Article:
The answer to this question was addressed in the following documents:

CDC/ATSDR's Response to Problem Drywall - US Department of Health and Human Services, Centers for Disease Control and Prevention, Agency for Toxic Substances and Disease Registry

Fact Sheet: Public Health Implications of Chinese-manufactured Drywall – May 2, 2014 – US Department of Health and Human Services, Agency for Toxic Substances and Disease Registry. 

Health Consultation: Possible Health Implications From Exposure to Sulfur Gases Emitted From Chinese-Manufactured Drywall – May 2, 2014 – US Department of Health and Human Services, Agency for Toxic Substances and Disease Registry

The presence of drywall imported from China in a home is not considered to be the primary problem; instead the Florida Department of Health (DOH) suggests people focus on the occurrence of premature and severe copper corrosion.  DOH developed a case definition and a user friendly step by step self-assessment guide so that a homeowner or inspector can determine if their home has the signs typically found in homes with this problem.  The most definitive way to determine if drywall in a home is imported from China is to locate “Made in China” markings on the back of a sheet of drywall.  This is likely to require the cutting of holes in the drywall.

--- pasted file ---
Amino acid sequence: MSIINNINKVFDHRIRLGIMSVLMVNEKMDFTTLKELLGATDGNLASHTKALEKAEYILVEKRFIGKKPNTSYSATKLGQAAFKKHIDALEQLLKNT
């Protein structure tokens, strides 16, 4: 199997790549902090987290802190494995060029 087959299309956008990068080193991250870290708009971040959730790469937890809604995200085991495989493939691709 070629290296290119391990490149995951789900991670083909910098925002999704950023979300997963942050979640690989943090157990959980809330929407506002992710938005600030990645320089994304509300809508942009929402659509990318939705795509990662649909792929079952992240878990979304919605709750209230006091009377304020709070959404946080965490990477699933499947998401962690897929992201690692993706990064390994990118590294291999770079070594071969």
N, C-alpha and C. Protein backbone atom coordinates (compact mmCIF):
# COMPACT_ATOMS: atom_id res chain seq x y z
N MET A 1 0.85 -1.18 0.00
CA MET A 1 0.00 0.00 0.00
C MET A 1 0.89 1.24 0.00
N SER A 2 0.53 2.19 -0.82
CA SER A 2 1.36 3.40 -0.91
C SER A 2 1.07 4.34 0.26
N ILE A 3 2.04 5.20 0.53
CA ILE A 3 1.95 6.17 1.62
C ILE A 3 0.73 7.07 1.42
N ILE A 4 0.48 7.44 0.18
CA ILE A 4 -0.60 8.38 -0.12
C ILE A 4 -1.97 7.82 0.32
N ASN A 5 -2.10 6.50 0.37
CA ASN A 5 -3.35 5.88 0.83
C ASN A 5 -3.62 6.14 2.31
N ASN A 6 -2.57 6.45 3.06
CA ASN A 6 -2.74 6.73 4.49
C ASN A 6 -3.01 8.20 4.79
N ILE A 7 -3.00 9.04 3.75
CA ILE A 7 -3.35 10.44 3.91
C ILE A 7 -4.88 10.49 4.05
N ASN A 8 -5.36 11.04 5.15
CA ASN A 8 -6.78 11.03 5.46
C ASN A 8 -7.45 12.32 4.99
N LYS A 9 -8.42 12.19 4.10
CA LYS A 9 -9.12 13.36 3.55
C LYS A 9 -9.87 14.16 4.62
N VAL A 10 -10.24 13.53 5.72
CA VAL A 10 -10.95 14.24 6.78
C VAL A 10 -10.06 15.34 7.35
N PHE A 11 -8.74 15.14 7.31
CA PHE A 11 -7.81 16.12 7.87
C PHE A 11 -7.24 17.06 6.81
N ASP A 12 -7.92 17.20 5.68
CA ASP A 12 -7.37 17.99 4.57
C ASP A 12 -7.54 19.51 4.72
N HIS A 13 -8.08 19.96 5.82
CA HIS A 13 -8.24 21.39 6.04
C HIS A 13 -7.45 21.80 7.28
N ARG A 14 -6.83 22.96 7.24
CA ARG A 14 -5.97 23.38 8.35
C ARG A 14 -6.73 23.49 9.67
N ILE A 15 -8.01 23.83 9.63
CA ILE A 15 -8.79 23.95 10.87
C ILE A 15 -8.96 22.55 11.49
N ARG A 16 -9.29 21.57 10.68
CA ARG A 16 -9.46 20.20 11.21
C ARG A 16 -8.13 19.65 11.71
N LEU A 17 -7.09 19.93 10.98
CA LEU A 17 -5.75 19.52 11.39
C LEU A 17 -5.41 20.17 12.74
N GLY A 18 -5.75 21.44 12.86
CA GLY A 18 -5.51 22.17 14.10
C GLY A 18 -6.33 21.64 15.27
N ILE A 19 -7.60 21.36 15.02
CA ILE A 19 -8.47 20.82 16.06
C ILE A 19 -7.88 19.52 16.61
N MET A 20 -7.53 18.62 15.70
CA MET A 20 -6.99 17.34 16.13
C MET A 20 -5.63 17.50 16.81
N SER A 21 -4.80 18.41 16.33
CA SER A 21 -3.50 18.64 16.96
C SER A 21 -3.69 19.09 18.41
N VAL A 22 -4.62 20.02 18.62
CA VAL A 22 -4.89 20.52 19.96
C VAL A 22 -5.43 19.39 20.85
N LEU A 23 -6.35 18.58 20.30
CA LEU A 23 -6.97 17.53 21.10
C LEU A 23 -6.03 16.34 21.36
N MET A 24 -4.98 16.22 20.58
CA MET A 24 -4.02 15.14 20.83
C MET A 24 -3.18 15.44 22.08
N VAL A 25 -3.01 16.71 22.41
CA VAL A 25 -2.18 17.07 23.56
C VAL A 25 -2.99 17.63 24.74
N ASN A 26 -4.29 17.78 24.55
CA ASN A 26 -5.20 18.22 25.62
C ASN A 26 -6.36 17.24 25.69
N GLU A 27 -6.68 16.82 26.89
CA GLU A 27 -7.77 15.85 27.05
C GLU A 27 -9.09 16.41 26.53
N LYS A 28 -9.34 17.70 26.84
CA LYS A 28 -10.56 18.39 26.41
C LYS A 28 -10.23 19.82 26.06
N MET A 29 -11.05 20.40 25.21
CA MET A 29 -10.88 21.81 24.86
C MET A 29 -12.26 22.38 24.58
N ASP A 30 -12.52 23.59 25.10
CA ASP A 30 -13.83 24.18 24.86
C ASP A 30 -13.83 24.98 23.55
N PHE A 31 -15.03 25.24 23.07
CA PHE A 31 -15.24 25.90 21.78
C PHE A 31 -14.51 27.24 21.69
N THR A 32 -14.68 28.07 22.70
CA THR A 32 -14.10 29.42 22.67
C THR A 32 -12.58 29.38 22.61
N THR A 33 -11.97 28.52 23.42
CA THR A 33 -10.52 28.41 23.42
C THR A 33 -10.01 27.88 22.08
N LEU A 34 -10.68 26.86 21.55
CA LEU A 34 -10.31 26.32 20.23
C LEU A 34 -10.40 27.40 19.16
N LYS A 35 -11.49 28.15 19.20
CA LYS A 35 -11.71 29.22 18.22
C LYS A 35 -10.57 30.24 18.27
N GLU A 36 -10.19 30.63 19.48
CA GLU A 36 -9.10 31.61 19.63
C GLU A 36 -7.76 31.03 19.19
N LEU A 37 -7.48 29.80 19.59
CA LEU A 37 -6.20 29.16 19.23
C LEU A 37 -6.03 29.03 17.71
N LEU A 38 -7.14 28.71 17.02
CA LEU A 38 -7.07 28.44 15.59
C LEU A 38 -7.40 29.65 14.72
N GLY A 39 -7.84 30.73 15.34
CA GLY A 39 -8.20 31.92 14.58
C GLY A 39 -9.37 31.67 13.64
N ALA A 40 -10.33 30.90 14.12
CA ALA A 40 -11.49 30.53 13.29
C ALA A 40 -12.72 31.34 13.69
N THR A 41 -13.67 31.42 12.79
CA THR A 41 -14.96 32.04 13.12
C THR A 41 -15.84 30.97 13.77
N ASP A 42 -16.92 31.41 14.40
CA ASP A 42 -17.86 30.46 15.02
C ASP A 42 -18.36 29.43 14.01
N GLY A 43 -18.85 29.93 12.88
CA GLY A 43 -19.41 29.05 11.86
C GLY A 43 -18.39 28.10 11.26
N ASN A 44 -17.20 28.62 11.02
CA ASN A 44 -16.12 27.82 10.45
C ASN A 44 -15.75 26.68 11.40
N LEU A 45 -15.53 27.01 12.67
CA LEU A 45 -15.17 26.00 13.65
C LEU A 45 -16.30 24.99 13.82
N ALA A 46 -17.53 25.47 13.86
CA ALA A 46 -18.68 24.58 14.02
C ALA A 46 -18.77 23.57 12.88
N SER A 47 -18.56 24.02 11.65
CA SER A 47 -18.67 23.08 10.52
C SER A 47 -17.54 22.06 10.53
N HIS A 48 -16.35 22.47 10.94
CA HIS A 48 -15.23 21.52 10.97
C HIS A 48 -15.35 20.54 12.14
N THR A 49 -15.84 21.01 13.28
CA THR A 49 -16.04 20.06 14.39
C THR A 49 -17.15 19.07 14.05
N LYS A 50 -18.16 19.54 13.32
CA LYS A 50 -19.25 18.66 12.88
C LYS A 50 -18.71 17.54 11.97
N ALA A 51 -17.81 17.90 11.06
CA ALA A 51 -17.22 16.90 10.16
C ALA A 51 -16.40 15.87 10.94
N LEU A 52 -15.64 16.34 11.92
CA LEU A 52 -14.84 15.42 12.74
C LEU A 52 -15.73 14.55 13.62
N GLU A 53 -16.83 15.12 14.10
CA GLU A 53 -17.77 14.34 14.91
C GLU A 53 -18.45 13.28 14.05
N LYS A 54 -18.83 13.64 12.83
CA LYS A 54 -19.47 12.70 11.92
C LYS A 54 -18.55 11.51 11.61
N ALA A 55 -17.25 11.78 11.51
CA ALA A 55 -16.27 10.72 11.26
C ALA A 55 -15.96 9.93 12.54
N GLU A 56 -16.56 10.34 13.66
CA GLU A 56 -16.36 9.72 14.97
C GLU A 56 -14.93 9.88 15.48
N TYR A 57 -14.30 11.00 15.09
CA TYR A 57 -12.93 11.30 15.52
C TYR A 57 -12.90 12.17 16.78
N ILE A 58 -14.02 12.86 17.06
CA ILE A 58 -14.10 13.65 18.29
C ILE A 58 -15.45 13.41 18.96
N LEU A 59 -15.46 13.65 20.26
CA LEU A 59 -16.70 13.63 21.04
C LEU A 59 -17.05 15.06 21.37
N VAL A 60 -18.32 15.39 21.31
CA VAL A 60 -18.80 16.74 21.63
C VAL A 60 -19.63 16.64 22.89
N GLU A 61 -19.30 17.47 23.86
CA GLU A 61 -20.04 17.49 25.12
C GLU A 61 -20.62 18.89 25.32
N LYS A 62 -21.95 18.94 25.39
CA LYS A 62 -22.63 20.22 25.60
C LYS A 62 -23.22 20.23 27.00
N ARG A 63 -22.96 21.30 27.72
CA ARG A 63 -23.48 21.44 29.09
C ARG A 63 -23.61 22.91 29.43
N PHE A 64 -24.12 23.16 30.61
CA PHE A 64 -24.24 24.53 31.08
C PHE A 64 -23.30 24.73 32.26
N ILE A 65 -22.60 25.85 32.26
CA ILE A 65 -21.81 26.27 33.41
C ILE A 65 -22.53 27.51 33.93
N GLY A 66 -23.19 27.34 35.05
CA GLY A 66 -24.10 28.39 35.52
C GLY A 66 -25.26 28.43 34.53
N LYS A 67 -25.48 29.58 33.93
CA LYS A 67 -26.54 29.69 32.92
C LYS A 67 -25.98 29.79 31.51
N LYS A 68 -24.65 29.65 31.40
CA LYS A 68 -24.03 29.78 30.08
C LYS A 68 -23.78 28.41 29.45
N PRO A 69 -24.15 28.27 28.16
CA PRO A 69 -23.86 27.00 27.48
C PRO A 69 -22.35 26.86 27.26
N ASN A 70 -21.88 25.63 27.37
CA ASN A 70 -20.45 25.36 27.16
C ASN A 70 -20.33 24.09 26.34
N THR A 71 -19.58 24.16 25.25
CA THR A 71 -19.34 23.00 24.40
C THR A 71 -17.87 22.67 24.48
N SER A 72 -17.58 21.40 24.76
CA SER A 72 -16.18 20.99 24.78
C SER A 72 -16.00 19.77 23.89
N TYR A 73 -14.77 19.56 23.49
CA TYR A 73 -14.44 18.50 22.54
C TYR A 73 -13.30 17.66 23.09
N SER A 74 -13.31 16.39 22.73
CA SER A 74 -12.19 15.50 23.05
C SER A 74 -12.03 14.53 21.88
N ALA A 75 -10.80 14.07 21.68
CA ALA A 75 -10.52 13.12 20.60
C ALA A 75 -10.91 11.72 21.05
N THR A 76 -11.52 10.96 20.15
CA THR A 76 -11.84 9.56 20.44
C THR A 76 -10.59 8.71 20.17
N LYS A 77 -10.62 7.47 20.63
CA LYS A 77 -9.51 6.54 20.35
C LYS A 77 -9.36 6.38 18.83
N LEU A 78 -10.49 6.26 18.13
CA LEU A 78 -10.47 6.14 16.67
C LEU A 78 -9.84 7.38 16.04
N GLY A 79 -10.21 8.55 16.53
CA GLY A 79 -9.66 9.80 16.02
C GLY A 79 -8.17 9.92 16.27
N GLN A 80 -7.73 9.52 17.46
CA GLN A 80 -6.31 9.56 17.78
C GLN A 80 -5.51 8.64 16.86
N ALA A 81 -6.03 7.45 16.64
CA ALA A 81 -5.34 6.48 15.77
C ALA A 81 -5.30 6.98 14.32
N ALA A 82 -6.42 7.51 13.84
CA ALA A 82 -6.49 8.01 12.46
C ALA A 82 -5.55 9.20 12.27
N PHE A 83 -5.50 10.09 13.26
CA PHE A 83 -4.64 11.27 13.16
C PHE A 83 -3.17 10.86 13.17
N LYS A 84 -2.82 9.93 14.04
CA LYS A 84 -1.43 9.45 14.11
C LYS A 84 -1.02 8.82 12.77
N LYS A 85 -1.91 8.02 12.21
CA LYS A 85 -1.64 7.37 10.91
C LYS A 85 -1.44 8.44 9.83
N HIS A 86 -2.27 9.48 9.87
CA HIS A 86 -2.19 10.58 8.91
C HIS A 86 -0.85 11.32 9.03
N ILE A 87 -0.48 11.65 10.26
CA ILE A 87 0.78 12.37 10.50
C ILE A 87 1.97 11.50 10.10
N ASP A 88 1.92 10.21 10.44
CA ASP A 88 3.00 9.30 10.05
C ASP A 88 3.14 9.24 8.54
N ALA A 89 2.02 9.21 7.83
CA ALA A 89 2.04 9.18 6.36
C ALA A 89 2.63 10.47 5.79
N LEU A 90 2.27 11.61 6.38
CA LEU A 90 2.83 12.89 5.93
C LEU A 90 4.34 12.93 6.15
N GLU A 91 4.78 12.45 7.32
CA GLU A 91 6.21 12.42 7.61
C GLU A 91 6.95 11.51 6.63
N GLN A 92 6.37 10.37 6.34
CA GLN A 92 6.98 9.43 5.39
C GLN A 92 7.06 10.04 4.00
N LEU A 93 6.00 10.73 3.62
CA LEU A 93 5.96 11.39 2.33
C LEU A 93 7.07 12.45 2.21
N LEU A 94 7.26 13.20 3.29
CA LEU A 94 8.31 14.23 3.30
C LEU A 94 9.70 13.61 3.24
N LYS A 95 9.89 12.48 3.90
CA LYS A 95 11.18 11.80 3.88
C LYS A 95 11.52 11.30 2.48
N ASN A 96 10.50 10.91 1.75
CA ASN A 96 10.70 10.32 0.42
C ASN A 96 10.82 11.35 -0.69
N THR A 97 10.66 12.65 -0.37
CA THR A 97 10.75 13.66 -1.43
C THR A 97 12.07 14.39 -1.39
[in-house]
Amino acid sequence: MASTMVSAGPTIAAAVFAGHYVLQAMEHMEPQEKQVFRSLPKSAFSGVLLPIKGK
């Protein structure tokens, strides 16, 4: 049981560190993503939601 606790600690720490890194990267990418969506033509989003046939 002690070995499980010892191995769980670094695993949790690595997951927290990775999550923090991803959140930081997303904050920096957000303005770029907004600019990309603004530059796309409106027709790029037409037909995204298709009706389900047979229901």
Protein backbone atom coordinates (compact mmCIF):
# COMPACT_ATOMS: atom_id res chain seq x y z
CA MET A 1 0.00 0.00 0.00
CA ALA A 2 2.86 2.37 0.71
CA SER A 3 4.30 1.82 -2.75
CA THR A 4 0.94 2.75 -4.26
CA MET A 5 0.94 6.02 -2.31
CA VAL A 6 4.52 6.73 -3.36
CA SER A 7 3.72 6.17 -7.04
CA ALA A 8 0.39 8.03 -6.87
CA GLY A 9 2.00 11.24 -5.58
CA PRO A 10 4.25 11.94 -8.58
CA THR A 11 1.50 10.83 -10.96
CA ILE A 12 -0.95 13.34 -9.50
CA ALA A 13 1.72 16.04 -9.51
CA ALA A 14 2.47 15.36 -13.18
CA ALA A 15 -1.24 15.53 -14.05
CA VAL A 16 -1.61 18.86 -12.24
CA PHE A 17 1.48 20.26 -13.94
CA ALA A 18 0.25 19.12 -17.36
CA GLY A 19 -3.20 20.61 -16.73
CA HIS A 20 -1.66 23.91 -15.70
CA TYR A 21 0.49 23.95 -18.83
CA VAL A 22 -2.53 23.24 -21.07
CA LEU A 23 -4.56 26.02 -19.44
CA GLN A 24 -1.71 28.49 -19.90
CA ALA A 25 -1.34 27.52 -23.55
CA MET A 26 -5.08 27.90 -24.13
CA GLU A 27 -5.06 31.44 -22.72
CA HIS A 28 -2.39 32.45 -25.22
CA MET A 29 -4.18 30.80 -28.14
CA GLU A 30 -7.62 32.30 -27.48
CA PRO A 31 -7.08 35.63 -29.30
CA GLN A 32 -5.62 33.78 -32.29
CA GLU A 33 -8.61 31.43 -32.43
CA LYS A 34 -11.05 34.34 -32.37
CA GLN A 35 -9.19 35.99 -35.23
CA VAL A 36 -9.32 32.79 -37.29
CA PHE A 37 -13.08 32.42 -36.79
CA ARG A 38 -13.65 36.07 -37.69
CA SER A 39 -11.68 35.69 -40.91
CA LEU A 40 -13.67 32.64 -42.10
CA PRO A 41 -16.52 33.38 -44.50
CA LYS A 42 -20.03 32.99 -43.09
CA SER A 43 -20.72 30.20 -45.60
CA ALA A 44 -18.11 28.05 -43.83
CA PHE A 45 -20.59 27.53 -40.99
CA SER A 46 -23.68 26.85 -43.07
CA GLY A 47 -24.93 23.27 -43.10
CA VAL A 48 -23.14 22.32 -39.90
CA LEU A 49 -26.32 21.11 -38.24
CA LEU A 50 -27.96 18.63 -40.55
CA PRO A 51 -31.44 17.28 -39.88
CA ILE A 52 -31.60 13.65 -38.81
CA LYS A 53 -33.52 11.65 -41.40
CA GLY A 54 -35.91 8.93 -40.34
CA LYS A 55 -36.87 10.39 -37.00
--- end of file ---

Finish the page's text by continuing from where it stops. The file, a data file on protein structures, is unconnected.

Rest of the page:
During our inspection of several homes DOH staff observed some drywall in homes with either no discernable markings or markings with no indication of the origin of manufacturer.  The origin of unmarked or nondescript marked drywall is unknown.  DOH observed that many homes contained a mixture of Chinese drywall and drywall marked as made in USA.  Remember that we do not know how many sheets of the suspect drywall can cause problems.  DOH staff did observe at least one home with marked Chinese drywall that showed none of the associated corrosion or odor problems. 

At this time FDOH does not visit homes to collect air or material samples for analysis. You may hire a licensed contractor, licensed home inspector, licensed engineer or indoor air quality consultant to collect samples if analysis is needed. 

We created a “Self Assessment Inspections” guide and a “Case Definition” based on the best available information and research following the November 5-6, 2009 Technical Symposium on Corrosive Imported Drywall organized and sponsored by DOH, the University of Florida and the University of South Florida . You can also review the federal guidance “Identification Guidance for Homes with Corrosion from Problem Drywall as of March 18, 2011”.  The American Industrial Hygiene Association more recently published an “Assessment and Remediation of Corrosive Drywall Guidance Document”.